A key aspect of this ambivalence and ambiguity has been the relegation of teacher training to an inferior status in the academy, where many believe, either consciously or unconsciously, that teaching “can’t be taught”; like mothering, it is “natural” and naturalized, something women do instinctively and are instinctively good at, because they “love children.” Beneath this appreciation lurks contempt, as Jane Martin has suggested above, for if something is natural rather than learned, if it cannot benefit from education and cultivation, then it cannot be worth much. And within this contempt lies a fear of empowering women as genuine agents in their work with children, or in any other profession. Therefore education courses are often collections of techniques, imposed by male supervisors and based on externally driven research questions, and the whole question of the teacher’s authority becomes confounded with, trivialized, and buried by the main issue of concern to outside powers, namely the maintenance of “classroom discipline.” Miller argues:

For if teachers are not to be thought of as intellectual workers, they are also not to be given help with those aspects of the job which deflect from a concentration on the (narrowly defined) subject matter which they teach. And that denial rings with the kinds of contempt meted out to the job of running families. As if the flexibility, the knowledge and the judgment required to carry out the job (of teaching) were the outcome of instinctive, innate capacities in women, rather than the result of thought, planning, experience discussion with others, and—very importantly—a collection of competencies which must be capable of developing productively over time. (Miller, 1996, p. 106)

In any case we might argue that progressive educational theory constructs the teacher/child dyad in a reversal of traditional educational theory, replacing the powerful teacher with the powerful child but leaving the oppositions themselves unchallenged. In progressive educational theory, as noted above, the facilitative teacher, with little ground to claim an authority that is often seen as illegitimately restricting the free-ranging child, is called on nevertheless to be fair and equitable, so as to be inclusive of all students. And yet the teacher, particularly as a female, may often be at a loss for bases to construct her relationships with students to ensure this fairness to all. Thus her relative passivity in the name of facilitation actually leaves in place and reinforces the power relations brought into the classroom from the outside society. Walkerdine points out that working-class children and black children, not to mention, of course, girls, fare less well than others in these settings, since they often fail to measure up to the construct of the “ideal child” (Walkerdine, 1992, p. 20). Miller writes about the “ambiguities” women teachers still face in conceptualizing their role in schools: “their uneasiness as educational theorists, their backing into pastoral positions in schools, and their frequent reluctance to name and stand by their authority, knowledge and expertise as teachers” (Miller, p. 246).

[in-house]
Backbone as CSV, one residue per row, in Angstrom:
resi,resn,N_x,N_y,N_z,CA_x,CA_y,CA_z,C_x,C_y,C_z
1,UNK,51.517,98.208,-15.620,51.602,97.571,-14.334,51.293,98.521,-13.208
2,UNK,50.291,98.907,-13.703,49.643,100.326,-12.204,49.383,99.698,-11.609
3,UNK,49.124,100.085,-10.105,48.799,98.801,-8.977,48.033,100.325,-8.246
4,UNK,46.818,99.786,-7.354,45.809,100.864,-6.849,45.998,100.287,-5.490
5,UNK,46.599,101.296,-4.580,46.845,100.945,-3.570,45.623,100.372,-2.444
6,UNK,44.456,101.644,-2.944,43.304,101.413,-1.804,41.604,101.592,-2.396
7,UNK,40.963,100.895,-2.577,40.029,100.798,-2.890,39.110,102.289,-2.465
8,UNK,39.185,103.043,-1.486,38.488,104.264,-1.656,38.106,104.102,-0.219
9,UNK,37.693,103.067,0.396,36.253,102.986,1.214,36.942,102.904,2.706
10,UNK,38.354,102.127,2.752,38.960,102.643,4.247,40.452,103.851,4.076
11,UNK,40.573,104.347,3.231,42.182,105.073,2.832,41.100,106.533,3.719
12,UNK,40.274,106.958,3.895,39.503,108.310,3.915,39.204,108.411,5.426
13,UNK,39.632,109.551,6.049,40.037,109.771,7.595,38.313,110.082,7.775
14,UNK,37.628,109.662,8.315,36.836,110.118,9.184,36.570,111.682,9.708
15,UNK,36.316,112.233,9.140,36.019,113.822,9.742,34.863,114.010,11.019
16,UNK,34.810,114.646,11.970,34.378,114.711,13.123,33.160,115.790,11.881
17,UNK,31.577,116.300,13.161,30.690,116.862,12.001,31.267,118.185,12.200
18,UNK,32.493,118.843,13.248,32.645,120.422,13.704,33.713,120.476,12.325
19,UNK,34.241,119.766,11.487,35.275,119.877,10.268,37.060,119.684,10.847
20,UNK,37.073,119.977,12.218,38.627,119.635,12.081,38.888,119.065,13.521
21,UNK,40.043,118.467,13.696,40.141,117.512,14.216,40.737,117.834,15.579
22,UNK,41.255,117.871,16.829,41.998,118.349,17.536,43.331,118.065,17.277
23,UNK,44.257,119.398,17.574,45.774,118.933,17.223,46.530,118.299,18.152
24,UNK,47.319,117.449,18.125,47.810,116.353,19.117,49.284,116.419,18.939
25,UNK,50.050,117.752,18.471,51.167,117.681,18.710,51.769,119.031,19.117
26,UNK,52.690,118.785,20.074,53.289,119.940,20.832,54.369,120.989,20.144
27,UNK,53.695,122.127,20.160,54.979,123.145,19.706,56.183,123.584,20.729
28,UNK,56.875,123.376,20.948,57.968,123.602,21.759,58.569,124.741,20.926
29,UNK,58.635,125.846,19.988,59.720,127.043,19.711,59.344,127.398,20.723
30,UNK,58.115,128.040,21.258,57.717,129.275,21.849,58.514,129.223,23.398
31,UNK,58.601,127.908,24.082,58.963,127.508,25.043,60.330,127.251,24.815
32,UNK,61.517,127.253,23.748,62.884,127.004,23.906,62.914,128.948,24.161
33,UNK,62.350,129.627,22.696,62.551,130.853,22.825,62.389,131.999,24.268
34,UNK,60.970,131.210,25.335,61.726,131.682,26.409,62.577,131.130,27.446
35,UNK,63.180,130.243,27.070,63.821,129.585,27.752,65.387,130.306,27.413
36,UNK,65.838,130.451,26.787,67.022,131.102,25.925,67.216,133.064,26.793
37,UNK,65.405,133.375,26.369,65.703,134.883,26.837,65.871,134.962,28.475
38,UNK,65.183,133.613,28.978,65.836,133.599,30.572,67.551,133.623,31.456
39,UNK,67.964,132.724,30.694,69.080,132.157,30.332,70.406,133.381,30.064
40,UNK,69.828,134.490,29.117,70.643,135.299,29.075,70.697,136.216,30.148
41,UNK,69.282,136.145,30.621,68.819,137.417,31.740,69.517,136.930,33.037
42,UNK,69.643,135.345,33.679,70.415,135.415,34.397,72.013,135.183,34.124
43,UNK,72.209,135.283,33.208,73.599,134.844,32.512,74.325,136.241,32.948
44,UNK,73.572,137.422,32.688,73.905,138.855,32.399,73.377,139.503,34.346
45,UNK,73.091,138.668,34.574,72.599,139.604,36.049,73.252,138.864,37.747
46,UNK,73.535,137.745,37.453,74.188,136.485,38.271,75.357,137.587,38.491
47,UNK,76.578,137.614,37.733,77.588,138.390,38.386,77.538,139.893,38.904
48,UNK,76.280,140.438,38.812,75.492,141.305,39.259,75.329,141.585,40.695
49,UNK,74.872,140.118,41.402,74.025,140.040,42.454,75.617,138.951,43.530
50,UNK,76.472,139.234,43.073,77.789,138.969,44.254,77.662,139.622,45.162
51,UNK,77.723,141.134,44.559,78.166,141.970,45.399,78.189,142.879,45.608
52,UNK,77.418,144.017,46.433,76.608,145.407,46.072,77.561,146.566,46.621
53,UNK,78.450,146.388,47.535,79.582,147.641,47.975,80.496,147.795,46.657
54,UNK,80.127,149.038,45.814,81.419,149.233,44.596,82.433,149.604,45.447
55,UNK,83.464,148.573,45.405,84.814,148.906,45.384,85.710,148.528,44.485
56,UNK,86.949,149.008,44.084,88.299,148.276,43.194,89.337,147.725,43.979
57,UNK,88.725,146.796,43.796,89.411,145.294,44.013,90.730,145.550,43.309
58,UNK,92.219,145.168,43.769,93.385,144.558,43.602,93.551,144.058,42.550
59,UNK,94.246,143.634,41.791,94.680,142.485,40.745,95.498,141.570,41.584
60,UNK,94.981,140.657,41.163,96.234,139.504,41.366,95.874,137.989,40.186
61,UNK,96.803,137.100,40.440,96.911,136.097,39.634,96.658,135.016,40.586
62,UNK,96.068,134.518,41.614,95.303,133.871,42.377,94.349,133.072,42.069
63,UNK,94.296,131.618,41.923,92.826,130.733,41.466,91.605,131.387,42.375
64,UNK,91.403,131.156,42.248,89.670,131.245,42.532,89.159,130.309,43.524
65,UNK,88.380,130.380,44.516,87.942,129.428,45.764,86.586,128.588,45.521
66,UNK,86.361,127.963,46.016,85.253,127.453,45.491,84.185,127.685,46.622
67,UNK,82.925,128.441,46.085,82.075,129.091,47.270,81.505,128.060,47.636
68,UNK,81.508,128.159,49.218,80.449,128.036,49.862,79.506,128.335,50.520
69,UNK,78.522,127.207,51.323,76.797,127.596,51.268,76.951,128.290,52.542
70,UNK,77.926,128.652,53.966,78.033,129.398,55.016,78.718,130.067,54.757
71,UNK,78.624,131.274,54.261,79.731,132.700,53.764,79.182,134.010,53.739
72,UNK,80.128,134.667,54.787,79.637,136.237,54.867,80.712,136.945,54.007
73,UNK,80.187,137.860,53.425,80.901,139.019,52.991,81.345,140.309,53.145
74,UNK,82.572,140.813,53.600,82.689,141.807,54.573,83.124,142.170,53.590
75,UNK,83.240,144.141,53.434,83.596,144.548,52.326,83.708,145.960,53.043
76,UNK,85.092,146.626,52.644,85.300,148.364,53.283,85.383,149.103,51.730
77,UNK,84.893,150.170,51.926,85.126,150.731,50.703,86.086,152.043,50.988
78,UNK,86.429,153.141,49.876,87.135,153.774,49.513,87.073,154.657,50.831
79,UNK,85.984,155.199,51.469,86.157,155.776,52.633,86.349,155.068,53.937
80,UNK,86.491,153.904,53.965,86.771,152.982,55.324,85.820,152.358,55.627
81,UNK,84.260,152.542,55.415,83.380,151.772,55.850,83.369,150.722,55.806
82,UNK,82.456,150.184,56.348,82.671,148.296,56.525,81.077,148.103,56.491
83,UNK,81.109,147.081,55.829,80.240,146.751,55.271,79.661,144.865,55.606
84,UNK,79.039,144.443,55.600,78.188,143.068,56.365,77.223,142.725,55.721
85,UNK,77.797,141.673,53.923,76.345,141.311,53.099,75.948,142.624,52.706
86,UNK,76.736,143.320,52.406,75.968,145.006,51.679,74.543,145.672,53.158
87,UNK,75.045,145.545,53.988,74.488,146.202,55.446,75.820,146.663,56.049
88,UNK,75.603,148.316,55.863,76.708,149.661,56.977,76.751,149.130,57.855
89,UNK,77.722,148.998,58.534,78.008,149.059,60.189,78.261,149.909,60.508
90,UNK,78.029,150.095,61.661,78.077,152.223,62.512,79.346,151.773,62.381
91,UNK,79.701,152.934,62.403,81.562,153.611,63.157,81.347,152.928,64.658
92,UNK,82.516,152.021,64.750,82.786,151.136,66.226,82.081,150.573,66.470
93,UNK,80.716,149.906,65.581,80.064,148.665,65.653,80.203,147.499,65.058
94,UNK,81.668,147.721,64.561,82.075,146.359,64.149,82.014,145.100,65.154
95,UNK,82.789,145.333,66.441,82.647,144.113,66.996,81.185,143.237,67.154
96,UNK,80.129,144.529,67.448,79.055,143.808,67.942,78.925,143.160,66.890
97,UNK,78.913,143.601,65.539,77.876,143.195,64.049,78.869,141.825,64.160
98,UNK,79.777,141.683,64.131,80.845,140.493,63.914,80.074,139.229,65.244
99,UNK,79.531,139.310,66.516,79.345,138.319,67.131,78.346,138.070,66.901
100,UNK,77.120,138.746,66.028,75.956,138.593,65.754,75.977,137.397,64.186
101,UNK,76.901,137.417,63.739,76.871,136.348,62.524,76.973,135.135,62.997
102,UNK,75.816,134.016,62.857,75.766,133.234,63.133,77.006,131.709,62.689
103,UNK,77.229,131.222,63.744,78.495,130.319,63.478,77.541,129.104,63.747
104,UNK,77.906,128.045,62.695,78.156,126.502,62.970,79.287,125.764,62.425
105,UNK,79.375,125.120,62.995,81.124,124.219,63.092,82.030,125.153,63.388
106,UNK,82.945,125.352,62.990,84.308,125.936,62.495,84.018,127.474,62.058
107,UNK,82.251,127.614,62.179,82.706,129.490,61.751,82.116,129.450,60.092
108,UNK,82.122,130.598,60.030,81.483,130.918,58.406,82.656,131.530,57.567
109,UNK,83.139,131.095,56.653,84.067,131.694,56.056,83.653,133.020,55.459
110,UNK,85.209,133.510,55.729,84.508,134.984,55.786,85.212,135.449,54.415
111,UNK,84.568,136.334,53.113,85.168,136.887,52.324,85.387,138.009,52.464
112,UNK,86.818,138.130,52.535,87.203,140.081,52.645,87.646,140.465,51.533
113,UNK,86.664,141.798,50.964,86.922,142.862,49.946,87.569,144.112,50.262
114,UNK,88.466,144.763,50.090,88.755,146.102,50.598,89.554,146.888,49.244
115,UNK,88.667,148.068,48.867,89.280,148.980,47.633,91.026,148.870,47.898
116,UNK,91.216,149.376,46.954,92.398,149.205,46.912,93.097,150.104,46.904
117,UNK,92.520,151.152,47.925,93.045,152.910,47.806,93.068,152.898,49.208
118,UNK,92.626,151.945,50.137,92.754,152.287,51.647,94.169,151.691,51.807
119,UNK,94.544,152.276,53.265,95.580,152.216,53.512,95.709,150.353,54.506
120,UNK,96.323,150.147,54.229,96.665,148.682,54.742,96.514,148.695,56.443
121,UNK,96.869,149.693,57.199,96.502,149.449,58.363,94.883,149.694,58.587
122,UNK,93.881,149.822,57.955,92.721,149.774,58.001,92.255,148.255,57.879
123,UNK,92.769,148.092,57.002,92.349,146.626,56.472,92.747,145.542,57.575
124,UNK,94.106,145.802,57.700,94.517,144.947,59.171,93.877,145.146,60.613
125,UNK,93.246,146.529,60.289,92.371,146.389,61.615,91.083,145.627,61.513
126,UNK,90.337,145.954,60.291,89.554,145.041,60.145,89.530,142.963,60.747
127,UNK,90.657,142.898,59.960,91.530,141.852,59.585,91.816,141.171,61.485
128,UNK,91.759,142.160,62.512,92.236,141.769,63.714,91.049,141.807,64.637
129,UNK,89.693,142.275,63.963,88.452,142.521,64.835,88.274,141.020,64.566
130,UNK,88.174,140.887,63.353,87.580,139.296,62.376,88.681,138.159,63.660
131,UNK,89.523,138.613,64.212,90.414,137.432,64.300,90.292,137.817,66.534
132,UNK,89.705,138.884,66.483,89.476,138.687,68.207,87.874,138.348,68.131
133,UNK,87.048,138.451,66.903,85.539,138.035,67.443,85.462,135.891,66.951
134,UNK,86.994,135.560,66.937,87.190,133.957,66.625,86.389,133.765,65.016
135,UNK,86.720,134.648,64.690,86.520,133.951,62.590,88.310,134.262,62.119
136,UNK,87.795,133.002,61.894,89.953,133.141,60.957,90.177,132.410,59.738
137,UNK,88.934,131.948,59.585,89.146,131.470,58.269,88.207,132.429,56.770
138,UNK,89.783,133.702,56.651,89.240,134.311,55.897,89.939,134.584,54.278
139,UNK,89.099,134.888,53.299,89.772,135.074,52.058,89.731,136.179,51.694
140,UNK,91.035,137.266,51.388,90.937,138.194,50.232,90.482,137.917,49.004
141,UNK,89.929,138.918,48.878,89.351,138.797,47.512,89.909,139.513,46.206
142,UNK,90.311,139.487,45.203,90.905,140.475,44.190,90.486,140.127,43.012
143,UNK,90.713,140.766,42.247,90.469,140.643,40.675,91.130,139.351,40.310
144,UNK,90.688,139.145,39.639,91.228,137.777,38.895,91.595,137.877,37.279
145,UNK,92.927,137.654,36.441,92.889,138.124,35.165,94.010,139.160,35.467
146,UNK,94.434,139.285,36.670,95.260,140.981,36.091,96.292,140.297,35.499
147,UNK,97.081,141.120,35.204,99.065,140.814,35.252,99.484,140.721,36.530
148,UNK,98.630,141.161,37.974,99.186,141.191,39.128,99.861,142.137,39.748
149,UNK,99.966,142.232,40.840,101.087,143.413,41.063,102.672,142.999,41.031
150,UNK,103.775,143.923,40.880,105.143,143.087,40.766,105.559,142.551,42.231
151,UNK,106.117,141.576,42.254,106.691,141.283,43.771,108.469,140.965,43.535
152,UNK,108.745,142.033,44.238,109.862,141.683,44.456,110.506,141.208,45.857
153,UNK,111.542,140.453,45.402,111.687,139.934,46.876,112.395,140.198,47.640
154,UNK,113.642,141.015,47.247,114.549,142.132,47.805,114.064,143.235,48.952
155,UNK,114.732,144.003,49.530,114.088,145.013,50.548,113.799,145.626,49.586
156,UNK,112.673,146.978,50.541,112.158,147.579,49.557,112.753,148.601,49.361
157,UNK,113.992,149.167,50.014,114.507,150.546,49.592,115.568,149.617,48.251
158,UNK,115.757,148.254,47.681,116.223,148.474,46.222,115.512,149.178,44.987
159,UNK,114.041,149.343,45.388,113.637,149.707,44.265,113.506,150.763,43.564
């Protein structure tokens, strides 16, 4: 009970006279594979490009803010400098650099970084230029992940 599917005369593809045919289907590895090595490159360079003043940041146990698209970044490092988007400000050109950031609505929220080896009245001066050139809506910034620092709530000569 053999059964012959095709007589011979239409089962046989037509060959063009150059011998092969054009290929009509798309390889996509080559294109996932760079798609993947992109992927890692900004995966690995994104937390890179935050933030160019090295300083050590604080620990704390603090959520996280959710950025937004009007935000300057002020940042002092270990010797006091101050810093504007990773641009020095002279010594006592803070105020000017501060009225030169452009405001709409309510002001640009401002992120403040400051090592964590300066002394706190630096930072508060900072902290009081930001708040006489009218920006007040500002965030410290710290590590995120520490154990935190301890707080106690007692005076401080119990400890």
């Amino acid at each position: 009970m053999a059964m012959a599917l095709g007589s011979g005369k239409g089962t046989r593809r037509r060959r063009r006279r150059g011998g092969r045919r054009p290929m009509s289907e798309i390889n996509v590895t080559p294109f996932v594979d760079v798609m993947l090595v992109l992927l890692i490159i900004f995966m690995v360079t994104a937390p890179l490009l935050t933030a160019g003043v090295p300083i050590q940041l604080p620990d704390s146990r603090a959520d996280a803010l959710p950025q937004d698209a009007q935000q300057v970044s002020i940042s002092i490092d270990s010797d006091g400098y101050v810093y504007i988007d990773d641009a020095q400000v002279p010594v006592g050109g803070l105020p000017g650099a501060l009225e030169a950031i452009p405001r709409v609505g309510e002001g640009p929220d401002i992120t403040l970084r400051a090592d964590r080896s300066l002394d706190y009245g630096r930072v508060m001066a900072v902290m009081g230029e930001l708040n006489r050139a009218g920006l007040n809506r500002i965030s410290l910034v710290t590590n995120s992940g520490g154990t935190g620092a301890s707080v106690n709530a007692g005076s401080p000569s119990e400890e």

Rereading Walkerdine’s article for this essay I was also struck by the connection between its analysis of the psychosocial sources of female teachers’ powerlessness and the enthusiastic valorization of these same female qualities in much of the feminist thought of the mid-1980s. In the works of Gilligan, Belenky et al., Jane Martin (also quoted above from a later work), and many others, traditional female characteristics such as nurturance were rehabilitated as strengths and virtues to be applied to moral and philosophical reasoning, cognitive development, political and social commitments, and, not least, to educational theory and practice (see for example Gilligan, 1982; Belenky et al., 1986; Martin, 1985).6 In my own earlier essays and those of others, the “ideal feminist teacher,” as well, was constructed as collaborative, relational, and devoted to the explication of the connections between thought and feeling, personal and political, experience and theory, connections also espoused by Dewey and his followers (see for example Maher, 1985; Culley & Portuges, 1985).